I simply pointed out that they will lose if the ACLU takes them to court--and wouldn't it be better to spend those dollars on educating the children of Coppiah County than spending it on lawyer's fees? It's not as if Mississippi is overflowing with money for education (or doing all that well with the money they DO have...but that's another post for another day).

Seems to me that they ought to be focusing on what they were hired to do---educate children, not use their position to impose their outmoded ideas on those under their "care."

Cheers,
Doxy

Joie said...

I don't understand how "public" schools can do this. I assume it's a public school. A young woman in my congregation who, as far as I know is not gay but hates to dress up and why does sexuality matter here anyway, didn't want to wear a dress to prom. She would have preferred dressy pants. The public school wouldn't allow it. Our tax dollars at work for such ignorance.

Bill said...

As poignant as this story is, it’s still the tip of the iceberg. In our society (at least in the Blue States) it is fairly acceptable for a woman to dress as a man. The reverse is not true. A man literally takes his life in his hands should he choose to identify himself as herself. Men who do this have to be very careful where they go and who sees them. There are safe places such as bars and clubs that are TG/CD friendly, but getting there could invite disaster. Many go there dressed in “drab” (male clothing) and then change to “drag” (female clothing) once they are safely inside and with friends. They socialize for a while and then begin the transition back to the male world, a world they were born into but a world they can’t bear. I’ve met people from all walks of life. Doctors, lawyers, police, fire, you name it. Their careers dangle from a thread. The odd thing is that most of them don’t identify themselves as Gay. Most are married. They talk about such things as: ” I think my wife is suspicious.” - “My wife say’s she’s ok with it as long as I don’t do it at home” – “ What do I tell the kids if they find out” - “Can you recommend a good shrink”, and so forth. To see the pain in their eyes as they tell these stories is enough to break your heart.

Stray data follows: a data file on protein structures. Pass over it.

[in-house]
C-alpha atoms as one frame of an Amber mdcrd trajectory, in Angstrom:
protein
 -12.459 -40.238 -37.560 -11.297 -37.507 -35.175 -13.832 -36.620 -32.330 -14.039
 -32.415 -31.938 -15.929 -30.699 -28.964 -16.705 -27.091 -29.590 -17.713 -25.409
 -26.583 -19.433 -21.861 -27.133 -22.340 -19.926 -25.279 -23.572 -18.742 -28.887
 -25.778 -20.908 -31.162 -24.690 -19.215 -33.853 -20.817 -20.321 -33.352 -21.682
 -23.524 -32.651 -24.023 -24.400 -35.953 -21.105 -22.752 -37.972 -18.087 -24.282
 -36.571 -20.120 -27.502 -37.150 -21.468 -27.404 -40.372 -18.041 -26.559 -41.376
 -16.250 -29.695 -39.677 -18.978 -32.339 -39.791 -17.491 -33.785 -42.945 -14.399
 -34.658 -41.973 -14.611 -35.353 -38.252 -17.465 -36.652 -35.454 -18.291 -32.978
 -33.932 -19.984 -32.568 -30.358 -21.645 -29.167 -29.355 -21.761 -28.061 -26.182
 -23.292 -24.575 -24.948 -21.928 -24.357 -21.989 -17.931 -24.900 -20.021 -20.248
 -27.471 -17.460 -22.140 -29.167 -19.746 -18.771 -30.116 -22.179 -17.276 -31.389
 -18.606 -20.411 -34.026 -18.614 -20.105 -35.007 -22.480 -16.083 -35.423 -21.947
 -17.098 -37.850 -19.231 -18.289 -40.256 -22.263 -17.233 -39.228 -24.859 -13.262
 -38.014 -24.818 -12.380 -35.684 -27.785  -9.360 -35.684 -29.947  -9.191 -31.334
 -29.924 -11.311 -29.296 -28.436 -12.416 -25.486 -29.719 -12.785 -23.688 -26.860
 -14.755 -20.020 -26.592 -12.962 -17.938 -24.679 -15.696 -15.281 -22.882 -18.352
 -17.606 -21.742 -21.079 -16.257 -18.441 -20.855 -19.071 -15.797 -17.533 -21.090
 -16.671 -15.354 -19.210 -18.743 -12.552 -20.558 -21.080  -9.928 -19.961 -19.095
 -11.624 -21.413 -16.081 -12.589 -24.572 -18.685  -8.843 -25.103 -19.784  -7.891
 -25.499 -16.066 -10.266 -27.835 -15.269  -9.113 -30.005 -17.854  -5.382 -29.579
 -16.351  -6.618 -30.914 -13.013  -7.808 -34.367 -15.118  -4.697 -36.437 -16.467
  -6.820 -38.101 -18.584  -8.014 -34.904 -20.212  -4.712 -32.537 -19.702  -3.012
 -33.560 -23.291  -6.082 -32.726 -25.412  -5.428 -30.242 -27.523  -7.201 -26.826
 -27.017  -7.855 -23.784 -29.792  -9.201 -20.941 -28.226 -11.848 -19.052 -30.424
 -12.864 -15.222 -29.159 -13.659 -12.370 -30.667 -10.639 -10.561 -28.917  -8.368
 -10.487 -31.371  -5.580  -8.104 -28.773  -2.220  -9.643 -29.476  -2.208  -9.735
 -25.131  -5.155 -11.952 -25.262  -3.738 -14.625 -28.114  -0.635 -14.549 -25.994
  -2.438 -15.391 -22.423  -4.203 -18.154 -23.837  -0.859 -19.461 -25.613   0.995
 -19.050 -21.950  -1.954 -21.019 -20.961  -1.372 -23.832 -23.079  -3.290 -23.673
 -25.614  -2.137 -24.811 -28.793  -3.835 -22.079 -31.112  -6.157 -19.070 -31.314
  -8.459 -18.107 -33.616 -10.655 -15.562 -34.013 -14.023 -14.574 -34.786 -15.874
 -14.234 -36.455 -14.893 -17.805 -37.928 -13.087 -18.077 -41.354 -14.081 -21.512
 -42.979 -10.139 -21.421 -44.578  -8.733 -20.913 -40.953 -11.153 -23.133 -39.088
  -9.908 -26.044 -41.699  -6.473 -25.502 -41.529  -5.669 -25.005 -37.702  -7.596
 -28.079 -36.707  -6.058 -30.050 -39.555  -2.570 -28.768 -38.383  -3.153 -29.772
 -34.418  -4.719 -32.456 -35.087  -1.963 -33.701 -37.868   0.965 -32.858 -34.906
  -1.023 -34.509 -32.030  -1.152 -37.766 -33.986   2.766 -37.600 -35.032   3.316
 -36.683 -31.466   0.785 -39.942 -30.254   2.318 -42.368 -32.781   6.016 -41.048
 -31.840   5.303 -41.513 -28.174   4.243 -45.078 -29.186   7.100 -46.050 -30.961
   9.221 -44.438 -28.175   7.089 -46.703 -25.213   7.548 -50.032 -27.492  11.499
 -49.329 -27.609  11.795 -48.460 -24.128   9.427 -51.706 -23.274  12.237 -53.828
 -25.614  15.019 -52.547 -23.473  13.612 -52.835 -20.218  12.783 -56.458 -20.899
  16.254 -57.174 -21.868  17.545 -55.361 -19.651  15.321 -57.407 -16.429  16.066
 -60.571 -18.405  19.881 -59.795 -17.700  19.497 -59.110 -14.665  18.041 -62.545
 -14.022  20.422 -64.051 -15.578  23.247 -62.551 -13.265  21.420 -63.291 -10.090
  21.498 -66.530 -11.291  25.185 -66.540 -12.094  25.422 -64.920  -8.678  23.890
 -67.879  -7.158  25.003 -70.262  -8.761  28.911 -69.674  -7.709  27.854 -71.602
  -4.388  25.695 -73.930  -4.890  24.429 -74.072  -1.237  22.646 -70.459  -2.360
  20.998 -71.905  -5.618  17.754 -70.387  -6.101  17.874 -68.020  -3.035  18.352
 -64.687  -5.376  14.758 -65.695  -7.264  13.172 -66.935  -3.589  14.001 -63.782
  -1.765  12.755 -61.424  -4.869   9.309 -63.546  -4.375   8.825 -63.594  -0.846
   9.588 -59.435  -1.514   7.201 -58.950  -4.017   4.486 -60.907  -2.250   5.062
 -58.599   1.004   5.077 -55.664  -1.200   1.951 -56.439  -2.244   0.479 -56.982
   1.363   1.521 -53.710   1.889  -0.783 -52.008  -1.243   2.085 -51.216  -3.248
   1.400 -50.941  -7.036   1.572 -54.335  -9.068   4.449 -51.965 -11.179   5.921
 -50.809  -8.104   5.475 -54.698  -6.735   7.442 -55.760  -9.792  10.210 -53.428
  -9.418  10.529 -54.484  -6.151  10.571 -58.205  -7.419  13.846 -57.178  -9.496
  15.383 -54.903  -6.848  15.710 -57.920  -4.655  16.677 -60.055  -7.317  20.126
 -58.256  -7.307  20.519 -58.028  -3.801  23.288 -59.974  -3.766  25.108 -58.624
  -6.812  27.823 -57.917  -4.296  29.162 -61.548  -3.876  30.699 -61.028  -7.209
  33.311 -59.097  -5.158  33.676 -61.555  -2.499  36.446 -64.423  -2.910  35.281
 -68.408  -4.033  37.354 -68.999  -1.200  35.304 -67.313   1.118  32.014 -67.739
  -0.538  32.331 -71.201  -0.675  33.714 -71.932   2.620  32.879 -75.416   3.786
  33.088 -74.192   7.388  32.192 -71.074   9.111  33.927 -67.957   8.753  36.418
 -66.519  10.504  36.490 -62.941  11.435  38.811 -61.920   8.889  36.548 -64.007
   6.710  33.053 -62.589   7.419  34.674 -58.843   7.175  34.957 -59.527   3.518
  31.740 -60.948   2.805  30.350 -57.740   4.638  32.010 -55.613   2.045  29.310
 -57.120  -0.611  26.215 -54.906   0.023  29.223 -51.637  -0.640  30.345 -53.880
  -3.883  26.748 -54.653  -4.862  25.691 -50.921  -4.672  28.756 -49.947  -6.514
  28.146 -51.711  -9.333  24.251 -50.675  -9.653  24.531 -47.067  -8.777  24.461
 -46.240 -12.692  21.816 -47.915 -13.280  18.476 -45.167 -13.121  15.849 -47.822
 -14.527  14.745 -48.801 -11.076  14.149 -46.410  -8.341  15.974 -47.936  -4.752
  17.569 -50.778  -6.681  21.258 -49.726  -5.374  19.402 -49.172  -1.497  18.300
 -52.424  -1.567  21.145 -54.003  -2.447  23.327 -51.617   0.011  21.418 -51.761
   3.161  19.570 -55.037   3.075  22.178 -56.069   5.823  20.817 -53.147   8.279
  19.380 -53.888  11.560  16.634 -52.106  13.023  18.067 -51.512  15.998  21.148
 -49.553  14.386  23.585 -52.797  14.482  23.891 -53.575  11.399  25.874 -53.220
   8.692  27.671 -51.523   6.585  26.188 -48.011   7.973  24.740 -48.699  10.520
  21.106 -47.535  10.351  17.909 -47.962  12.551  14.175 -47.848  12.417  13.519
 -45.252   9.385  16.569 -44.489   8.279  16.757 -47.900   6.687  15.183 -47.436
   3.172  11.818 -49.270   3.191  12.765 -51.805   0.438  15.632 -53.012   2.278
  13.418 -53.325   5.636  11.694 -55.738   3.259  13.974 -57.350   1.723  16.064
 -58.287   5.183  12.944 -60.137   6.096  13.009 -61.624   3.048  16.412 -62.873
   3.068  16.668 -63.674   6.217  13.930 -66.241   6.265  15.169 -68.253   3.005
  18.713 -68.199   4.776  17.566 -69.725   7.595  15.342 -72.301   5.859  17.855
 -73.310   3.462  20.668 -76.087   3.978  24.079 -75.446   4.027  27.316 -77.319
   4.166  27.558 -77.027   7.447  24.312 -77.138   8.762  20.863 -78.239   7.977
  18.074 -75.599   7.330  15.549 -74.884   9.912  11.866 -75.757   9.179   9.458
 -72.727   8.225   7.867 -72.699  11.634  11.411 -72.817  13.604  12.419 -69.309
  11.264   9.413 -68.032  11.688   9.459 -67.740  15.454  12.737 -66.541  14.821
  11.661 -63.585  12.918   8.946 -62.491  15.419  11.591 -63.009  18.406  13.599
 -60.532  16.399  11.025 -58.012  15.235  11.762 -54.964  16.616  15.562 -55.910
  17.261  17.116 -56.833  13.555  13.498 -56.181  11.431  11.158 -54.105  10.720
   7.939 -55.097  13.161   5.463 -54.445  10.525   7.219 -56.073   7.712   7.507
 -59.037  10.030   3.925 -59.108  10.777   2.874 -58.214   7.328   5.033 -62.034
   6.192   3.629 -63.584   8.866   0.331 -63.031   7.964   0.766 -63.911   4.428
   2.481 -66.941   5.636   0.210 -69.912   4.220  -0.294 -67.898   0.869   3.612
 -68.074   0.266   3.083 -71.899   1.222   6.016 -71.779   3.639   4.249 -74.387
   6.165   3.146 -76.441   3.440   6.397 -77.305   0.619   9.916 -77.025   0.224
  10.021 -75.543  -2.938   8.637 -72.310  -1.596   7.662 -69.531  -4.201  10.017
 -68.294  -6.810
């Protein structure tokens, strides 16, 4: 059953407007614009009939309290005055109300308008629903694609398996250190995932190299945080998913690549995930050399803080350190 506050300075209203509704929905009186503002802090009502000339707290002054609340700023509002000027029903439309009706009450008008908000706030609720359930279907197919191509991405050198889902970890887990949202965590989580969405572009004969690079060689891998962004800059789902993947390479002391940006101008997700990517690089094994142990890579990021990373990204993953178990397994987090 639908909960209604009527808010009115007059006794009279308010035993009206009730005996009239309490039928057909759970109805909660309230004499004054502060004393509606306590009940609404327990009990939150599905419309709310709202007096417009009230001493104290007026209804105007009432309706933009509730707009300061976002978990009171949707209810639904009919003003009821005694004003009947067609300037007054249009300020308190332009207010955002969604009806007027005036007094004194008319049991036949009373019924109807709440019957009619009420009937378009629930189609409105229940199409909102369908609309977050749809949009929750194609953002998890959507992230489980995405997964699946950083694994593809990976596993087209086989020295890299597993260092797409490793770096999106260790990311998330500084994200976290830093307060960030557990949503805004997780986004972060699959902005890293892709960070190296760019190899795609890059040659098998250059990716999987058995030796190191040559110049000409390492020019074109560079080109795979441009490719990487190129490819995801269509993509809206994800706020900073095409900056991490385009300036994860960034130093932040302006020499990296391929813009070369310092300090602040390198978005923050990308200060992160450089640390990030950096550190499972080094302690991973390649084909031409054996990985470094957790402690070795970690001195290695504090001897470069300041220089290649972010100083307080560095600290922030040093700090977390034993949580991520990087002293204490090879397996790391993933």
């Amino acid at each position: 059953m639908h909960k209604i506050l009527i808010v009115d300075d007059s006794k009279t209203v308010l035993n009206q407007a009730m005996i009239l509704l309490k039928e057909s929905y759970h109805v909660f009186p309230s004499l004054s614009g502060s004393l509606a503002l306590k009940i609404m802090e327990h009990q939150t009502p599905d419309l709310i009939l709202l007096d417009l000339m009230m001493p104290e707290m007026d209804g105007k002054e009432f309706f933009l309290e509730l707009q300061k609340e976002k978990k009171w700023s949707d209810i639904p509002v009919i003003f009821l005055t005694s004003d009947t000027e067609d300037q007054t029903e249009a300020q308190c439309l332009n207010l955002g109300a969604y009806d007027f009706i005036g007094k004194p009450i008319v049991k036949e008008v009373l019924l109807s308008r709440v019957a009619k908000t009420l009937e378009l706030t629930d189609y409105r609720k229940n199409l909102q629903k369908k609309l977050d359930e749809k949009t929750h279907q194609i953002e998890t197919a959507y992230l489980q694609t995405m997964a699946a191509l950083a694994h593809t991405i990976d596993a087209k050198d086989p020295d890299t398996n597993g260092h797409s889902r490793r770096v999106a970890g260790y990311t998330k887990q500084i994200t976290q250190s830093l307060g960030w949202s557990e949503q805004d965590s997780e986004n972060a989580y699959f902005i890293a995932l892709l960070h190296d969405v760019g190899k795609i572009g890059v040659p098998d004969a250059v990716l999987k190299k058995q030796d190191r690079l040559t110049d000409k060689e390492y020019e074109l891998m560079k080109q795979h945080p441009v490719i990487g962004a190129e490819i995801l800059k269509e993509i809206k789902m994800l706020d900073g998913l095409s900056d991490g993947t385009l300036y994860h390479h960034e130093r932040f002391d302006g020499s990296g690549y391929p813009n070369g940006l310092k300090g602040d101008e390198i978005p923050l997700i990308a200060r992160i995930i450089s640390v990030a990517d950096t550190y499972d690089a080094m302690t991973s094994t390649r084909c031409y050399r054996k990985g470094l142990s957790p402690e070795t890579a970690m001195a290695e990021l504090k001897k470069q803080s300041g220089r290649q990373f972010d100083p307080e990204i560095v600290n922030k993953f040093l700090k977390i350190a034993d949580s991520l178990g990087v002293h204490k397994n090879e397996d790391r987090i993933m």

I recently talked to a friend whose wife died some years ago. He(she) is retired. He raised four kids and sent them all to college. Now he dresses full time as a woman. He told his children but they are keeping it from his(her) grandchildren. His(her) kids say that they are alright with it. Considering he(she) raised them and gave them a really good start in life, I think that’s the least they could do.

Those men and women who make the ultimate decision to endure medical procedures to reverse what nature didn’t get it right, have to go through years of therapy just to be able to put their lives in the hands of a surgeon. If we ask ourselves, “Why would anybody endure this?”, the answer is that life as handed out isn’t life at all if it is one long continuous burden just to look in the mirror.

it's margaret said...

The College of William and Mary, a prestigious and moderately conservative school here in Virginia has elected a young woman as their Homecoming Queen. ....She's transgendered. And the school welcomed the election as a sign of their diversity.

If it can happen here --there's hope.

I'm gonna dress in my drag... put on my pants and go to the gym and workout like the jock I used to be. At the Jewish Community Center... and pray and give thanks to God for the both of them.

If it can happen here --there's hope.

Two Auntees said...

The picture of Ceara is beautiful. This is who she is. The school needs to educate themselves on gender identity. I am glad the ACLU is helping this young woman.

susankay said...